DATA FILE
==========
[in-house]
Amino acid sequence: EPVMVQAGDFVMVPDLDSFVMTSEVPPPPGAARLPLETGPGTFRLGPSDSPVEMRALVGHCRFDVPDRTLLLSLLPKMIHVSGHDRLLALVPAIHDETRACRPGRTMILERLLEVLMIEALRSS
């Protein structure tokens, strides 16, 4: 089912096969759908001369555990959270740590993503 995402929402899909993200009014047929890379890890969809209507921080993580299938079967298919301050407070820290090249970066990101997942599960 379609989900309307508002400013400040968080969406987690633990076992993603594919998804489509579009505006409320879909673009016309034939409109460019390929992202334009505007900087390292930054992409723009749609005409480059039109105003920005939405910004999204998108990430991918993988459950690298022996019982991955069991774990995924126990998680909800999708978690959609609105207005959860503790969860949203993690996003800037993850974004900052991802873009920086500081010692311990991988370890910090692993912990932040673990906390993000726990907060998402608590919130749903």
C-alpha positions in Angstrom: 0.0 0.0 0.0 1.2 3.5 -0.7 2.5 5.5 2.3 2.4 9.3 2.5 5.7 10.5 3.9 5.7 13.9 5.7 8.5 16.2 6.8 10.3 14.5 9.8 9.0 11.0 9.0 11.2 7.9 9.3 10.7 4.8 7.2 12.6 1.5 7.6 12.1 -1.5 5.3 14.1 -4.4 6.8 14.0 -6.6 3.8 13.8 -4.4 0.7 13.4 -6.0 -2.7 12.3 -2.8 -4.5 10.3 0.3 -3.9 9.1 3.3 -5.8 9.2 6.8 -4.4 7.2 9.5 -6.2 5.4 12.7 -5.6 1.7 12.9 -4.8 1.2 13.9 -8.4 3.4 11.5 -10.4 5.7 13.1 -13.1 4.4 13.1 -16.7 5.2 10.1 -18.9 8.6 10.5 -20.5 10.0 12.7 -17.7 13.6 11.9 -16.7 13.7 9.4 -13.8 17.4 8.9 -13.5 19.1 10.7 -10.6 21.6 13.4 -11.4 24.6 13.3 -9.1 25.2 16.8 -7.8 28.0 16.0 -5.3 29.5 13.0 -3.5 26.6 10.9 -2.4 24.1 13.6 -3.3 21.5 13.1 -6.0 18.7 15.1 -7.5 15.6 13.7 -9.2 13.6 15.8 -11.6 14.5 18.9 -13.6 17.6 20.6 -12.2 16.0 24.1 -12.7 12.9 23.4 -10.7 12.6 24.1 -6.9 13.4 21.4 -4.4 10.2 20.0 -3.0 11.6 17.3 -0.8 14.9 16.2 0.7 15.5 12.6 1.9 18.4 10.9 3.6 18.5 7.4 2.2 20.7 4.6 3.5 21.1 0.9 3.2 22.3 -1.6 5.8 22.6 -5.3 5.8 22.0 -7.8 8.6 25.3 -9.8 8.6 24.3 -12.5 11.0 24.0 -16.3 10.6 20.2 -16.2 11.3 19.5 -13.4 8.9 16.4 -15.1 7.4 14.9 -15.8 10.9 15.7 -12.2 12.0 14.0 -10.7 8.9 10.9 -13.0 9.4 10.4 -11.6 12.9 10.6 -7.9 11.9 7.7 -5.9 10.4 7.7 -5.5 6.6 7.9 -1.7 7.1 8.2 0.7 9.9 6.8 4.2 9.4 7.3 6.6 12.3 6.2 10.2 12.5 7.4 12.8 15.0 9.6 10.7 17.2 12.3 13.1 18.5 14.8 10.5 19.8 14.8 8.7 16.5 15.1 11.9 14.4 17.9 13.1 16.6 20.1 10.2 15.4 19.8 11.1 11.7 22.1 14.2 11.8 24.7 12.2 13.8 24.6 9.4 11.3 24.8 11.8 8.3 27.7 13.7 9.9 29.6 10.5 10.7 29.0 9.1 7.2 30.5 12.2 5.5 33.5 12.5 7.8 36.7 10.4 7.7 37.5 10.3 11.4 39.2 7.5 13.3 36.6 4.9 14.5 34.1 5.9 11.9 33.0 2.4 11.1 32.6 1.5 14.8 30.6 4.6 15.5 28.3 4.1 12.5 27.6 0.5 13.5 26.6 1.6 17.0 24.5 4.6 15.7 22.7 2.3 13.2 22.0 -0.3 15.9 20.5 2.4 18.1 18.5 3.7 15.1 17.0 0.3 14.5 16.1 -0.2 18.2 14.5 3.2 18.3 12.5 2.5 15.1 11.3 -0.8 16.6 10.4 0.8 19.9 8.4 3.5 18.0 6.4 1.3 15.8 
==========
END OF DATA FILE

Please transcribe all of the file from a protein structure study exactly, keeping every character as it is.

[in-house]
Amino acid sequence: EPVMVQAGDFVMVPDLDSFVMTSEVPPPPGAARLPLETGPGTFRLGPSDSPVEMRALVGHCRFDVPDRTLLLSLLPKMIHVSGHDRLLALVPAIHDETRACRPGRTMILERLLEVLMIEALRSS
């Protein structure tokens, strides 16, 4: 089912096969759908001369555990959270740590993503 995402929402899909993200009014047929890379890890969809209507921080993580299938079967298919301050407070820290090249970066990101997942599960 379609989900309307508002400013400040968080969406987690633990076992993603594919998804489509579009505006409320879909673009016309034939409109460019390929992202334009505007900087390292930054992409723009749609005409480059039109105003920005939405910004999204998108990430991918993988459950690298022996019982991955069991774990995924126990998680909800999708978690959609609105207005959860503790969860949203993690996003800037993850974004900052991802873009920086500081010692311990991988370890910090692993912990932040673990906390993000726990907060998402608590919130749903």
C-alpha positions in Angstrom: 0.0 0.0 0.0 1.2 3.5 -0.7 2.5 5.5 2.3 2.4 9.3 2.5 5.7 10.5 3.9 5.7 13.9 5.7 8.5 16.2 6.8 10.3 14.5 9.8 9.0 11.0 9.0 11.2 7.9 9.3 10.7 4.8 7.2 12.6 1.5 7.6 12.1 -1.5 5.3 14.1 -4.4 6.8 14.0 -6.6 3.8 13.8 -4.4 0.7 13.4 -6.0 -2.7 12.3 -2.8 -4.5 10.3 0.3 -3.9 9.1 3.3 -5.8 9.2 6.8 -4.4 7.2 9.5 -6.2 5.4 12.7 -5.6 1.7 12.9 -4.8 1.2 13.9 -8.4 3.4 11.5 -10.4 5.7 13.1 -13.1 4.4 13.1 -16.7 5.2 10.1 -18.9 8.6 10.5 -20.5 10.0 12.7 -17.7 13.6 11.9 -16.7 13.7 9.4 -13.8 17.4 8.9 -13.5 19.1 10.7 -10.6 21.6 13.4 -11.4 24.6 13.3 -9.1 25.2 16.8 -7.8 28.0 16.0 -5.3 29.5 13.0 -3.5 26.6 10.9 -2.4 24.1 13.6 -3.3 21.5 13.1 -6.0 18.7 15.1 -7.5 15.6 13.7 -9.2 13.6 15.8 -11.6 14.5 18.9 -13.6 17.6 20.6 -12.2 16.0 24.1 -12.7 12.9 23.4 -10.7 12.6 24.1 -6.9 13.4 21.4 -4.4 10.2 20.0 -3.0 11.6 17.3 -0.8 14.9 16.2 0.7 15.5 12.6 1.9 18.4 10.9 3.6 18.5 7.4 2.2 20.7 4.6 3.5 21.1 0.9 3.2 22.3 -1.6 5.8 22.6 -5.3 5.8 22.0 -7.8 8.6 25.3 -9.8 8.6 24.3 -12.5 11.0 24.0 -16.3 10.6 20.2 -16.2 11.3 19.5 -13.4 8.9 16.4 -15.1 7.4 14.9 -15.8 10.9 15.7 -12.2 12.0 14.0 -10.7 8.9 10.9 -13.0 9.4 10.4 -11.6 12.9 10.6 -7.9 11.9 7.7 -5.9 10.4 7.7 -5.5 6.6 7.9 -1.7 7.1 8.2 0.7 9.9 6.8 4.2 9.4 7.3 6.6 12.3 6.2 10.2 12.5 7.4 12.8 15.0 9.6 10.7 17.2 12.3 13.1 18.5 14.8 10.5 19.8 14.8 8.7 16.5 15.1 11.9 14.4 17.9 13.1 16.6 20.1 10.2 15.4 19.8 11.1 11.7 22.1 14.2 11.8 24.7 12.2 13.8 24.6 9.4 11.3 24.8 11.8 8.3 27.7 13.7 9.9 29.6 10.5 10.7 29.0 9.1 7.2 30.5 12.2 5.5 33.5 12.5 7.8 36.7 10.4 7.7 37.5 10.3 11.4 39.2 7.5 13.3 36.6 4.9 14.5 34.1 5.9 11.9 33.0 2.4 11.1 32.6 1.5 14.8 30.6 4.6 15.5 28.3 4.1 12.5 27.6 0.5 13.5 26.6 1.6 17.0 24.5 4.6 15.7 22.7 2.3 13.2 22.0 -0.3 15.9 20.5 2.4 18.1 18.5 3.7 15.1 17.0 0.3 14.5 16.1 -0.2 18.2 14.5 3.2 18.3 12.5 2.5 15.1 11.3 -0.8 16.6 10.4 0.8 19.9 8.4 3.5 18.0 6.4 1.3 15.8 